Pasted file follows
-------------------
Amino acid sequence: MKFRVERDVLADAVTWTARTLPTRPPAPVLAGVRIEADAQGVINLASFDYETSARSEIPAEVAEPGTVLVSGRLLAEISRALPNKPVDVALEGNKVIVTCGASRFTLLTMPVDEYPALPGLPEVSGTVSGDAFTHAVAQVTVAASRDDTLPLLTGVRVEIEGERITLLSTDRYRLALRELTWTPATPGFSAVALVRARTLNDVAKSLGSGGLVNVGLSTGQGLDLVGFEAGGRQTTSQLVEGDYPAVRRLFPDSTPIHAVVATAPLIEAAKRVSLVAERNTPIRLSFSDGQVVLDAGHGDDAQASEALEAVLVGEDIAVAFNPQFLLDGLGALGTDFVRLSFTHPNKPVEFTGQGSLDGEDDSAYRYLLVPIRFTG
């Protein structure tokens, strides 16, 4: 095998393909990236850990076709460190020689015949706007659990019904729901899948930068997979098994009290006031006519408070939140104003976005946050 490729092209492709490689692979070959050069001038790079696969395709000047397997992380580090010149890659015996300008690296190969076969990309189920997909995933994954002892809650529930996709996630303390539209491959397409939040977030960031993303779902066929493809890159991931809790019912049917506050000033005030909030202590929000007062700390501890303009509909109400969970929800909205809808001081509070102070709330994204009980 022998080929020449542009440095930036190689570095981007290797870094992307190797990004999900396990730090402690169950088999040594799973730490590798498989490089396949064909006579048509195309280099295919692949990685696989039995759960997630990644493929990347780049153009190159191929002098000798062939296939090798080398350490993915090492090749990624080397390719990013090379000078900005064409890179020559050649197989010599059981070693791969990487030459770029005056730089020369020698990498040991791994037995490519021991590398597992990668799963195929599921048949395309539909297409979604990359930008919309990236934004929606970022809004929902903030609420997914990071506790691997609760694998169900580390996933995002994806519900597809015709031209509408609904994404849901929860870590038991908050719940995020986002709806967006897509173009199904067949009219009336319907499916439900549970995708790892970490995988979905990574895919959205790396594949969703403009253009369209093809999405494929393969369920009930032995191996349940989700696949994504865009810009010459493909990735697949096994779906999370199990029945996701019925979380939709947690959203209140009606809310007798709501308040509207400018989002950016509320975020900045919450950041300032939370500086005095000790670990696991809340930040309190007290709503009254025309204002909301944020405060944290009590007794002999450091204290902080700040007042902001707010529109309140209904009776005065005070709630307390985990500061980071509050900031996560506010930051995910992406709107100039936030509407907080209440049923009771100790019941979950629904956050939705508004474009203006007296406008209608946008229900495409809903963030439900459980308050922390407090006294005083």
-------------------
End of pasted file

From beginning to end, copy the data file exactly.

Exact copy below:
Amino acid sequence: MKFRVERDVLADAVTWTARTLPTRPPAPVLAGVRIEADAQGVINLASFDYETSARSEIPAEVAEPGTVLVSGRLLAEISRALPNKPVDVALEGNKVIVTCGASRFTLLTMPVDEYPALPGLPEVSGTVSGDAFTHAVAQVTVAASRDDTLPLLTGVRVEIEGERITLLSTDRYRLALRELTWTPATPGFSAVALVRARTLNDVAKSLGSGGLVNVGLSTGQGLDLVGFEAGGRQTTSQLVEGDYPAVRRLFPDSTPIHAVVATAPLIEAAKRVSLVAERNTPIRLSFSDGQVVLDAGHGDDAQASEALEAVLVGEDIAVAFNPQFLLDGLGALGTDFVRLSFTHPNKPVEFTGQGSLDGEDDSAYRYLLVPIRFTG
């Protein structure tokens, strides 16, 4: 095998393909990236850990076709460190020689015949706007659990019904729901899948930068997979098994009290006031006519408070939140104003976005946050 490729092209492709490689692979070959050069001038790079696969395709000047397997992380580090010149890659015996300008690296190969076969990309189920997909995933994954002892809650529930996709996630303390539209491959397409939040977030960031993303779902066929493809890159991931809790019912049917506050000033005030909030202590929000007062700390501890303009509909109400969970929800909205809808001081509070102070709330994204009980 022998080929020449542009440095930036190689570095981007290797870094992307190797990004999900396990730090402690169950088999040594799973730490590798498989490089396949064909006579048509195309280099295919692949990685696989039995759960997630990644493929990347780049153009190159191929002098000798062939296939090798080398350490993915090492090749990624080397390719990013090379000078900005064409890179020559050649197989010599059981070693791969990487030459770029005056730089020369020698990498040991791994037995490519021991590398597992990668799963195929599921048949395309539909297409979604990359930008919309990236934004929606970022809004929902903030609420997914990071506790691997609760694998169900580390996933995002994806519900597809015709031209509408609904994404849901929860870590038991908050719940995020986002709806967006897509173009199904067949009219009336319907499916439900549970995708790892970490995988979905990574895919959205790396594949969703403009253009369209093809999405494929393969369920009930032995191996349940989700696949994504865009810009010459493909990735697949096994779906999370199990029945996701019925979380939709947690959203209140009606809310007798709501308040509207400018989002950016509320975020900045919450950041300032939370500086005095000790670990696991809340930040309190007290709503009254025309204002909301944020405060944290009590007794002999450091204290902080700040007042902001707010529109309140209904009776005065005070709630307390985990500061980071509050900031996560506010930051995910992406709107100039936030509407907080209440049923009771100790019941979950629904956050939705508004474009203006007296406008209608946008229900495409809903963030439900459980308050922390407090006294005083």